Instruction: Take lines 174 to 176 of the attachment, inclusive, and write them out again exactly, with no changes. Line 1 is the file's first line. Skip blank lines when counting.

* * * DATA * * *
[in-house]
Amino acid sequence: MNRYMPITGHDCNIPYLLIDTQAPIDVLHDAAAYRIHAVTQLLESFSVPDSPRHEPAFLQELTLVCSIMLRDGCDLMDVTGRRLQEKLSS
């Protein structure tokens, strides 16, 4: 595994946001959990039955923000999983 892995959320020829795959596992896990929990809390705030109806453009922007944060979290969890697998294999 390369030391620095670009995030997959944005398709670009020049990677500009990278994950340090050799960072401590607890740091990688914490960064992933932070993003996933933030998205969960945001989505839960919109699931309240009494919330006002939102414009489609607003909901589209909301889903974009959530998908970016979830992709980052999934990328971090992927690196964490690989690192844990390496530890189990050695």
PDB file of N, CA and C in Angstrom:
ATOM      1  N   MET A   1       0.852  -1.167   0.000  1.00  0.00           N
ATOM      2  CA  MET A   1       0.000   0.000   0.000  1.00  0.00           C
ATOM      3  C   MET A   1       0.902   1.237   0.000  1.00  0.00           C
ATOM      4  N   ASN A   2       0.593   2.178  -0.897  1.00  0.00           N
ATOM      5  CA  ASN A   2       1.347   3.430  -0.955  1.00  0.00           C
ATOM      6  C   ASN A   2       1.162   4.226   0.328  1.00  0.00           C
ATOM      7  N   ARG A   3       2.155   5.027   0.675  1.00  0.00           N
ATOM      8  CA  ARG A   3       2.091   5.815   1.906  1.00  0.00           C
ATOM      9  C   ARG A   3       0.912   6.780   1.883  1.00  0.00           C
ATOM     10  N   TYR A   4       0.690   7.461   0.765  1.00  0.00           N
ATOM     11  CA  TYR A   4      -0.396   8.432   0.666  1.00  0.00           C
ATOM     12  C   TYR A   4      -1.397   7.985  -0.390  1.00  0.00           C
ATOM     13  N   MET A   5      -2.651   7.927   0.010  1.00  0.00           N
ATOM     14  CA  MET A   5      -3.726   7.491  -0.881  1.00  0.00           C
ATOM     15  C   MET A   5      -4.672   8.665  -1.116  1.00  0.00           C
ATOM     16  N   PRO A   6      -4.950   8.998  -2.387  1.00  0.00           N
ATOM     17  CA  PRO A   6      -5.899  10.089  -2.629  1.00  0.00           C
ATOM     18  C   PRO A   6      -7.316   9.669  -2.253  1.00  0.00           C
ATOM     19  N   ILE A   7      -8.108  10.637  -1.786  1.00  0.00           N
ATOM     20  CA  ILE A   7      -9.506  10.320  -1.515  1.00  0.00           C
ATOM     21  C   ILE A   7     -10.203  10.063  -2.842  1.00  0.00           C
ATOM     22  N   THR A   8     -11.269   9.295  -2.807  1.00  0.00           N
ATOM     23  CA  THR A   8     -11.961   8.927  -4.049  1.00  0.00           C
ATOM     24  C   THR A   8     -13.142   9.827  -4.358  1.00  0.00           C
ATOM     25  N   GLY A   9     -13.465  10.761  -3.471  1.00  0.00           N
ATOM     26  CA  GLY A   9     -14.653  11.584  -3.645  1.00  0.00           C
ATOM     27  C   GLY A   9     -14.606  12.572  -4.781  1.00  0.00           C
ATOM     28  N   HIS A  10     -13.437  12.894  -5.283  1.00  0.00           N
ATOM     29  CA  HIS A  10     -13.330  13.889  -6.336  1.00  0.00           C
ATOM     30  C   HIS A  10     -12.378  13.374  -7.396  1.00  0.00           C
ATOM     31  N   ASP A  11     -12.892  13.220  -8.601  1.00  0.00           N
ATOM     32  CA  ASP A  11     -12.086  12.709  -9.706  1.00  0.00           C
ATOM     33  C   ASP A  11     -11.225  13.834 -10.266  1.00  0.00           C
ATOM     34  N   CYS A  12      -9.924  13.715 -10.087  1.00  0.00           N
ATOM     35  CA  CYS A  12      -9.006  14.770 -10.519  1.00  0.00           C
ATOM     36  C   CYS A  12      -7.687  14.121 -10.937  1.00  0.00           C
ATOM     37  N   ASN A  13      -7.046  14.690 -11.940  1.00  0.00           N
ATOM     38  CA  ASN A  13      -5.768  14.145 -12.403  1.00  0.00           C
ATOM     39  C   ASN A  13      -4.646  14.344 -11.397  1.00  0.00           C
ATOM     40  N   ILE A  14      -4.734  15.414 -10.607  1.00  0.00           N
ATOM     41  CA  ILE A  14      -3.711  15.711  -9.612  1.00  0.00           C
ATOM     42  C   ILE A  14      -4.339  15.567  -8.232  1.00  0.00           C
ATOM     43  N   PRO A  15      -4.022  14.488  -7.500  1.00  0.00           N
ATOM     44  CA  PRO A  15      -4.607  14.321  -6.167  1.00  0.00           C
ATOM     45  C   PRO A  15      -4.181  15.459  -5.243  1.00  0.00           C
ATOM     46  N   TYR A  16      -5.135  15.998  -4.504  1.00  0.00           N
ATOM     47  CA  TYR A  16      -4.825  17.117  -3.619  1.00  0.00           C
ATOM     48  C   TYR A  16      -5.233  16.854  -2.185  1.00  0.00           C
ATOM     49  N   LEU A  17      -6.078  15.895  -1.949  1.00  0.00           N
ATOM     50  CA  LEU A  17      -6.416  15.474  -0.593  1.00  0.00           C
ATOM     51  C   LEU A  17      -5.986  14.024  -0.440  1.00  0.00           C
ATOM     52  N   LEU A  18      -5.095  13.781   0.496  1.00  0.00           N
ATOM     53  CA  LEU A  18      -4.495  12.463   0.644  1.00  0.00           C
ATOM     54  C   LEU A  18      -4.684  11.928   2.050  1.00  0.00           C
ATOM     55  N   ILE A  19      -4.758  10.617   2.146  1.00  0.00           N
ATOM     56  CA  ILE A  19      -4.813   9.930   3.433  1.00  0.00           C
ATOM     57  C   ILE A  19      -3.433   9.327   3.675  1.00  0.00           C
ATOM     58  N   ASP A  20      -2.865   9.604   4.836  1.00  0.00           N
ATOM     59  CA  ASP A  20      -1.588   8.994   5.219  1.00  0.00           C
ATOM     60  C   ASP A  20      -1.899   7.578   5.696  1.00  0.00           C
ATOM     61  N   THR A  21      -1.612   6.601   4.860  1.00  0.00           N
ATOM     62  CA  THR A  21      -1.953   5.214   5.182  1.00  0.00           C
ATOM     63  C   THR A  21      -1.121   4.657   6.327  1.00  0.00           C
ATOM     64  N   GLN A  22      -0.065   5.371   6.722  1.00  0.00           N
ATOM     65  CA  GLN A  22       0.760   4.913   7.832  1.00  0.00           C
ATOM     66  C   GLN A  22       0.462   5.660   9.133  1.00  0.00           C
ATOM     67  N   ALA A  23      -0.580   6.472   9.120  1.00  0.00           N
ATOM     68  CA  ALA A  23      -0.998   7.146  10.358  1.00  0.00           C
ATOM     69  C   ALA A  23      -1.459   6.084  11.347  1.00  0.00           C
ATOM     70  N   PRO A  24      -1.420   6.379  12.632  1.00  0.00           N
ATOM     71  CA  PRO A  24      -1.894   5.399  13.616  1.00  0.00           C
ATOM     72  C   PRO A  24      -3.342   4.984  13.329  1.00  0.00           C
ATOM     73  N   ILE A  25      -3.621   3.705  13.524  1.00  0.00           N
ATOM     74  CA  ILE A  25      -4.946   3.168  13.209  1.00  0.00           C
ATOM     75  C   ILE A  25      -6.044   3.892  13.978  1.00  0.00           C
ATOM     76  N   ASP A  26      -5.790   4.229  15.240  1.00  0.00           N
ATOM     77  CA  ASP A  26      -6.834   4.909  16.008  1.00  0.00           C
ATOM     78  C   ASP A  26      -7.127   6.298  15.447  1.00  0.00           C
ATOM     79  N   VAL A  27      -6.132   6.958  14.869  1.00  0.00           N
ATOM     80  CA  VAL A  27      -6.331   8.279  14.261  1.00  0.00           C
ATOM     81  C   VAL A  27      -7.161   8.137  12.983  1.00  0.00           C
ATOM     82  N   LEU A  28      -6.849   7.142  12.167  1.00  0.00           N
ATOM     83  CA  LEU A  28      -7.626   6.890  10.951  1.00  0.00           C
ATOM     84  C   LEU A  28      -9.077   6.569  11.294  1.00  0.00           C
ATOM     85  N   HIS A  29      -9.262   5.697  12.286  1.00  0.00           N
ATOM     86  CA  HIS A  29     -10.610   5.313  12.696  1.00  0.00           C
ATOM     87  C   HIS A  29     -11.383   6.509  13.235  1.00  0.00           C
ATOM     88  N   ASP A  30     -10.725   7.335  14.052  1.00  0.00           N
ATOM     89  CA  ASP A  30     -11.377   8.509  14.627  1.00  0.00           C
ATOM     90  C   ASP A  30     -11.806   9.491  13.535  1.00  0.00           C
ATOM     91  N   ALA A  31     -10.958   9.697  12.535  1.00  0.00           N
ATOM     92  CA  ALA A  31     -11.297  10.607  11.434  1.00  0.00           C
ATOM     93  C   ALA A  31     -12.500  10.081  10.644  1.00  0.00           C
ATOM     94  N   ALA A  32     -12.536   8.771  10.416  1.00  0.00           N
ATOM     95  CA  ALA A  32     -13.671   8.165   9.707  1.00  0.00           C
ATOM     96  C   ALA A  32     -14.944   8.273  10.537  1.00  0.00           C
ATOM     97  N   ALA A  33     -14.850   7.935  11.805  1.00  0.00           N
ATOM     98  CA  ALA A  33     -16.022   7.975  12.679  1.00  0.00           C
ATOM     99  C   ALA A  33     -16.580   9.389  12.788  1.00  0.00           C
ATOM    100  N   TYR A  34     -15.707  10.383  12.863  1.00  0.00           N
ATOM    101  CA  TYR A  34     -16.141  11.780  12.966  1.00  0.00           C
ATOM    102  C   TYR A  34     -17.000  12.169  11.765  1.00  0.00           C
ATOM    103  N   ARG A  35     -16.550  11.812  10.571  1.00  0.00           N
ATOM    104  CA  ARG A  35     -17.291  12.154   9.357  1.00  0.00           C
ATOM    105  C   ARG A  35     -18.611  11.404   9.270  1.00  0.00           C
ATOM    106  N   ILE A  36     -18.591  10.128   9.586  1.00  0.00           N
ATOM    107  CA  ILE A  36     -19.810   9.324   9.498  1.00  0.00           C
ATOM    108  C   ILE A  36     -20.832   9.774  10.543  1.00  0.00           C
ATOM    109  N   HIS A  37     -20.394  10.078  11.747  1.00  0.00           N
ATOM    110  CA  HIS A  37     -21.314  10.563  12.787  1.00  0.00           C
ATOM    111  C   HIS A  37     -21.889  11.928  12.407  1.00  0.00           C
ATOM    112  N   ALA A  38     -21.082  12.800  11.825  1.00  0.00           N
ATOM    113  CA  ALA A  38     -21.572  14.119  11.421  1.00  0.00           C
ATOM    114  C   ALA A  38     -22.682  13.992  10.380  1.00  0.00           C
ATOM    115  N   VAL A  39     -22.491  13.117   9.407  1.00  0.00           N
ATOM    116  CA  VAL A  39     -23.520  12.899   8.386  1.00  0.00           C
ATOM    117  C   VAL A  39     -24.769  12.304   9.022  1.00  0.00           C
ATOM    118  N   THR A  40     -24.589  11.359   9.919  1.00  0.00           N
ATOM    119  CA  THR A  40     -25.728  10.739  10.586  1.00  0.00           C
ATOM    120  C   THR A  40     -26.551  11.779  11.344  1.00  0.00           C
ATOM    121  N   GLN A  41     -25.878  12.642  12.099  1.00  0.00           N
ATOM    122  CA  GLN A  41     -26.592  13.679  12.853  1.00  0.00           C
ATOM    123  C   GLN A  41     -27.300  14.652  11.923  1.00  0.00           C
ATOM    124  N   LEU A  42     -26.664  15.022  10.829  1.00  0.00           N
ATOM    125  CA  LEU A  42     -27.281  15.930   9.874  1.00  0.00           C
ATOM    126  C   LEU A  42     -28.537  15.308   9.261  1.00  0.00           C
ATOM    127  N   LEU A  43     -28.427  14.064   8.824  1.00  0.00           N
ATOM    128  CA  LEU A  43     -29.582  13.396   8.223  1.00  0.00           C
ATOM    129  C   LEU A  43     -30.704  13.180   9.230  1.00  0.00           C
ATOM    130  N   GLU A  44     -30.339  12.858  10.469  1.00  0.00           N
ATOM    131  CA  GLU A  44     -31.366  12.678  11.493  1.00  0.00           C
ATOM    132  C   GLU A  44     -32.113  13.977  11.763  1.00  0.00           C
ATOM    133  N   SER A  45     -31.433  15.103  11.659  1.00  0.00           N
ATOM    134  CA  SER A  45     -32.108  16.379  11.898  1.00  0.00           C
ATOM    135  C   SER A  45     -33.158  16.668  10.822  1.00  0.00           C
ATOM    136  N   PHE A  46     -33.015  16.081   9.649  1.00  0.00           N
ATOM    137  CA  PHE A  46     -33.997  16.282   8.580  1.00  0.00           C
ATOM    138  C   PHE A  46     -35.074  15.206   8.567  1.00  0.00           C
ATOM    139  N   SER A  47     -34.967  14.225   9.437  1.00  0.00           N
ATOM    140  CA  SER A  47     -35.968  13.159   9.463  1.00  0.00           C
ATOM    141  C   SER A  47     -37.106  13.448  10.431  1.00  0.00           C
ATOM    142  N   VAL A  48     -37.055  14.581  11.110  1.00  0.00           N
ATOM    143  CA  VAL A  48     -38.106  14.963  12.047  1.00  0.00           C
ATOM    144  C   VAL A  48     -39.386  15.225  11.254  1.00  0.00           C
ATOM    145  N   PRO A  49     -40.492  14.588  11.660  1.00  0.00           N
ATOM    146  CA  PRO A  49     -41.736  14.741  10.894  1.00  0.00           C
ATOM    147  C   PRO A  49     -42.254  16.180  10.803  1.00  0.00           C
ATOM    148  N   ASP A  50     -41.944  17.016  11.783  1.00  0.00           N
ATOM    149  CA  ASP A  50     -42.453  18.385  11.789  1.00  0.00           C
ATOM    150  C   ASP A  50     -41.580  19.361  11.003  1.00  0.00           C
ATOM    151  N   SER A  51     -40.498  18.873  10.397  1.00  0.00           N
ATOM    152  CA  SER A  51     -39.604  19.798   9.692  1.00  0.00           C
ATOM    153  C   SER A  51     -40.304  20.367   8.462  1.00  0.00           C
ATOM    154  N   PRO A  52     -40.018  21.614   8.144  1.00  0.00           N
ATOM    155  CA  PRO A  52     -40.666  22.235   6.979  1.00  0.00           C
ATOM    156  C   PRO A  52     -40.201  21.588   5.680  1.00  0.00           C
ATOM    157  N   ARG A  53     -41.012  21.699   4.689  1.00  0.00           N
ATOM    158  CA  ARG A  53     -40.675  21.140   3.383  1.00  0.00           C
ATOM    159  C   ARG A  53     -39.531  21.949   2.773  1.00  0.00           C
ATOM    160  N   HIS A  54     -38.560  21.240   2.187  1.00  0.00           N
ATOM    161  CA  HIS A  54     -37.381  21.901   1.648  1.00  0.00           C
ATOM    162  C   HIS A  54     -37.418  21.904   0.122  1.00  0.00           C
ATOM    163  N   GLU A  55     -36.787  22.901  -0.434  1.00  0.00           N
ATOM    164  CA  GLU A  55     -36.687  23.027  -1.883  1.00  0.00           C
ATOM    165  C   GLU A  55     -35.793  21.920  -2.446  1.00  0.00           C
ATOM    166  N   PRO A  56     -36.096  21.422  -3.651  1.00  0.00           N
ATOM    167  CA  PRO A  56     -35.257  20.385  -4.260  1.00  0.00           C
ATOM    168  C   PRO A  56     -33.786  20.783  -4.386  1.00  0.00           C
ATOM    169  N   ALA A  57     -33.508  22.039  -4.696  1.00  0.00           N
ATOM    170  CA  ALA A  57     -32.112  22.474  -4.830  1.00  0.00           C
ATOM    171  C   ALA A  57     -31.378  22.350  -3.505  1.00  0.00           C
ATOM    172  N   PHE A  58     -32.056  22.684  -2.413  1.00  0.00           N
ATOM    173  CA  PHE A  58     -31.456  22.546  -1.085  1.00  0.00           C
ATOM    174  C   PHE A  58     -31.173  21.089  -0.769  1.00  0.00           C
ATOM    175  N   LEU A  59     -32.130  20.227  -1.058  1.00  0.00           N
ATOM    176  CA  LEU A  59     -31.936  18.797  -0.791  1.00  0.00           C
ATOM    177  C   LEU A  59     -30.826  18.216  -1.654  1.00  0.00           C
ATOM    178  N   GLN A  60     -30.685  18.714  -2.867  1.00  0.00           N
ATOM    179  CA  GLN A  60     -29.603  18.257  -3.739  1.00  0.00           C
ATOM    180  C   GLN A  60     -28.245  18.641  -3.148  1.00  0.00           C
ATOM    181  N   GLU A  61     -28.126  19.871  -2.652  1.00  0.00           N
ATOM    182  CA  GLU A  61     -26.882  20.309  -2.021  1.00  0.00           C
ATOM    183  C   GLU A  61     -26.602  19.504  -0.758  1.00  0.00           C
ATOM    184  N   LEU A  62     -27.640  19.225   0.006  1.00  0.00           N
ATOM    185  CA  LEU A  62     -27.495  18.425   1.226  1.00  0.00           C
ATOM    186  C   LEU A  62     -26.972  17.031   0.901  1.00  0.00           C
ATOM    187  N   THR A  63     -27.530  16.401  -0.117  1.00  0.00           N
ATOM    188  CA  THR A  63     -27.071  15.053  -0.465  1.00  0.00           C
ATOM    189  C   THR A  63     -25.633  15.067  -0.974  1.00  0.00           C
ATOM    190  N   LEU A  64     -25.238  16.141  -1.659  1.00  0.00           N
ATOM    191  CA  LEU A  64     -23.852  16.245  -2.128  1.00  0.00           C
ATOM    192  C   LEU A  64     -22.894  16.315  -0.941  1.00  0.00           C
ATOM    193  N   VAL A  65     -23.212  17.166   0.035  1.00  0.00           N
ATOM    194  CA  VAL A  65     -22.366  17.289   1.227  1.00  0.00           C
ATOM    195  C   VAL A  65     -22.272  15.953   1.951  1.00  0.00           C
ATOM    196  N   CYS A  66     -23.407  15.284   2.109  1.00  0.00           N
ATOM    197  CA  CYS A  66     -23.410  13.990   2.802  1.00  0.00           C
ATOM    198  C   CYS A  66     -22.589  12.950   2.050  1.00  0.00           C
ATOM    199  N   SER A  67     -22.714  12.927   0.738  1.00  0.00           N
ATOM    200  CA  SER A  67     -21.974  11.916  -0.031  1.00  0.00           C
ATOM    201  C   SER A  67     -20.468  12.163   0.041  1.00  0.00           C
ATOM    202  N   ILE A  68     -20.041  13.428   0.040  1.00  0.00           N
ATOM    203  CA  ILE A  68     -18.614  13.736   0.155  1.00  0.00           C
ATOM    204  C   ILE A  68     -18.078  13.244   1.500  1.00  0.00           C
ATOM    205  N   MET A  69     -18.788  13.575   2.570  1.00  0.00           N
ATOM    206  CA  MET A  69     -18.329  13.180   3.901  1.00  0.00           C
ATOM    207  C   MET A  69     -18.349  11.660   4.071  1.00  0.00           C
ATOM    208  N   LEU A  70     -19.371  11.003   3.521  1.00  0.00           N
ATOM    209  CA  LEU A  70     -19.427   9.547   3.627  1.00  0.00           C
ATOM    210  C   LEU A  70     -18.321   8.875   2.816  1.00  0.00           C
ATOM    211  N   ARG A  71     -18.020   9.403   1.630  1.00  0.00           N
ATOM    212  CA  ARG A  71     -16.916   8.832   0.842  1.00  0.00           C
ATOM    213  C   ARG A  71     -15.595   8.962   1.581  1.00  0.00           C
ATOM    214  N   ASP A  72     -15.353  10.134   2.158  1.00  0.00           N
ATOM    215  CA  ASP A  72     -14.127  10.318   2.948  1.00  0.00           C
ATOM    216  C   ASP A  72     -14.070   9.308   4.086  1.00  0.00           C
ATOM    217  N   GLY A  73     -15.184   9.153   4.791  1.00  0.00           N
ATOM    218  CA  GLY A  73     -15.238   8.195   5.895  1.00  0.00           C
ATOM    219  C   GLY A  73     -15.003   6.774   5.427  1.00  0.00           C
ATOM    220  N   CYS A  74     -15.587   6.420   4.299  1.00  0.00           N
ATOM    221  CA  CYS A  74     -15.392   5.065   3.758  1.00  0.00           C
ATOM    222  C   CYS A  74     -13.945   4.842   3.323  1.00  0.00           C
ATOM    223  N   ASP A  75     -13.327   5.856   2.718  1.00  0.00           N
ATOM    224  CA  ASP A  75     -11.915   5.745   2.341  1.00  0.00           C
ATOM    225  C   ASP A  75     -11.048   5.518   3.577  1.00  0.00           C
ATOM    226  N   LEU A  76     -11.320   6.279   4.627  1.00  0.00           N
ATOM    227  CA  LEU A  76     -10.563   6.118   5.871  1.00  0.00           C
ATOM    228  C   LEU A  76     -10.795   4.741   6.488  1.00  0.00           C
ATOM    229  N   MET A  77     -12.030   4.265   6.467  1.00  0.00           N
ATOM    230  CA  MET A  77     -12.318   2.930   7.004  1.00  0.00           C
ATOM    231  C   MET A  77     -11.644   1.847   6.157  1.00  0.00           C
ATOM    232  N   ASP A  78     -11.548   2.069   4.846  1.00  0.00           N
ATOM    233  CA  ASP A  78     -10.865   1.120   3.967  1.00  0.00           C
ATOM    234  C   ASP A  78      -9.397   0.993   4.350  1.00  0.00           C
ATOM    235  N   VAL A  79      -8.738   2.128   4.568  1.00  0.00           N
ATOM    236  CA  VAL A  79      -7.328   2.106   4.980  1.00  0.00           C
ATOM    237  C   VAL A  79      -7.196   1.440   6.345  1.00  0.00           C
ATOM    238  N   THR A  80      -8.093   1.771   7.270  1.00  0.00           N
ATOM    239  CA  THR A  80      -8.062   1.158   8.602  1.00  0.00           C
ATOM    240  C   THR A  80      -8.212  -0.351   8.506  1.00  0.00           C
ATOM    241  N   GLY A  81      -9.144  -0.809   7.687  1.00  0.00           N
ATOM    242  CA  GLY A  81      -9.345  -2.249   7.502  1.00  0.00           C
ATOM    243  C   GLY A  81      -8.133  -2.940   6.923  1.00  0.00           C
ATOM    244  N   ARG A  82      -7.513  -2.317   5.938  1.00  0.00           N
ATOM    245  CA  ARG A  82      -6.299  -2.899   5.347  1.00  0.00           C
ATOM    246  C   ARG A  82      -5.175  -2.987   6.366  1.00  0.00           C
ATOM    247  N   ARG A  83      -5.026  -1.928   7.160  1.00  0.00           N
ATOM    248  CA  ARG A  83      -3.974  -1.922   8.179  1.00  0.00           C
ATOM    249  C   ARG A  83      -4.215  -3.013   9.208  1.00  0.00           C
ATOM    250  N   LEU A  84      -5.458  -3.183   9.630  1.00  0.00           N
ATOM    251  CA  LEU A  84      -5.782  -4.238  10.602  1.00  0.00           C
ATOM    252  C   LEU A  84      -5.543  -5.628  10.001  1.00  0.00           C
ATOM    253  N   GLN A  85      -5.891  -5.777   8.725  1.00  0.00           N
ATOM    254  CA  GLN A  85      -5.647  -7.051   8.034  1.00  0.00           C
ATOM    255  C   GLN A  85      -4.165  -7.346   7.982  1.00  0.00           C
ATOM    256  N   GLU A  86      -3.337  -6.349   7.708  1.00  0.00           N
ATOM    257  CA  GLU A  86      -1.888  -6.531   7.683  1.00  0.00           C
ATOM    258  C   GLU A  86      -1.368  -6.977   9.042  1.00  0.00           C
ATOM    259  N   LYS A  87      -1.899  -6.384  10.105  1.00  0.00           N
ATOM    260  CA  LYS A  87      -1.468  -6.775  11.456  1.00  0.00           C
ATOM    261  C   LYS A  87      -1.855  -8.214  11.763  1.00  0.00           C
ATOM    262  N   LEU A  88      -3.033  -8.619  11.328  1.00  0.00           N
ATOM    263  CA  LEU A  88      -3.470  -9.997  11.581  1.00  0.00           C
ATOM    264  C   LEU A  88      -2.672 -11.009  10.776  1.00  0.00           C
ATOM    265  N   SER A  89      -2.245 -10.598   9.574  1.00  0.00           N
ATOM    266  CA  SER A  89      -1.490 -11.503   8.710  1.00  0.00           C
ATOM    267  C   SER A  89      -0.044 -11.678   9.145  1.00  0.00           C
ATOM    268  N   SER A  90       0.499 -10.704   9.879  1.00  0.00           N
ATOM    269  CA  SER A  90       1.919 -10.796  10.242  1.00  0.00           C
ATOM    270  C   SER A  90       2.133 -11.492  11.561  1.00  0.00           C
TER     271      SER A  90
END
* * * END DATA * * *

ATOM    170  CA  ALA A  57     -32.112  22.474  -4.830  1.00  0.00           C
ATOM    171  C   ALA A  57     -31.378  22.350  -3.505  1.00  0.00           C
ATOM    172  N   PHE A  58     -32.056  22.684  -2.413  1.00  0.00           N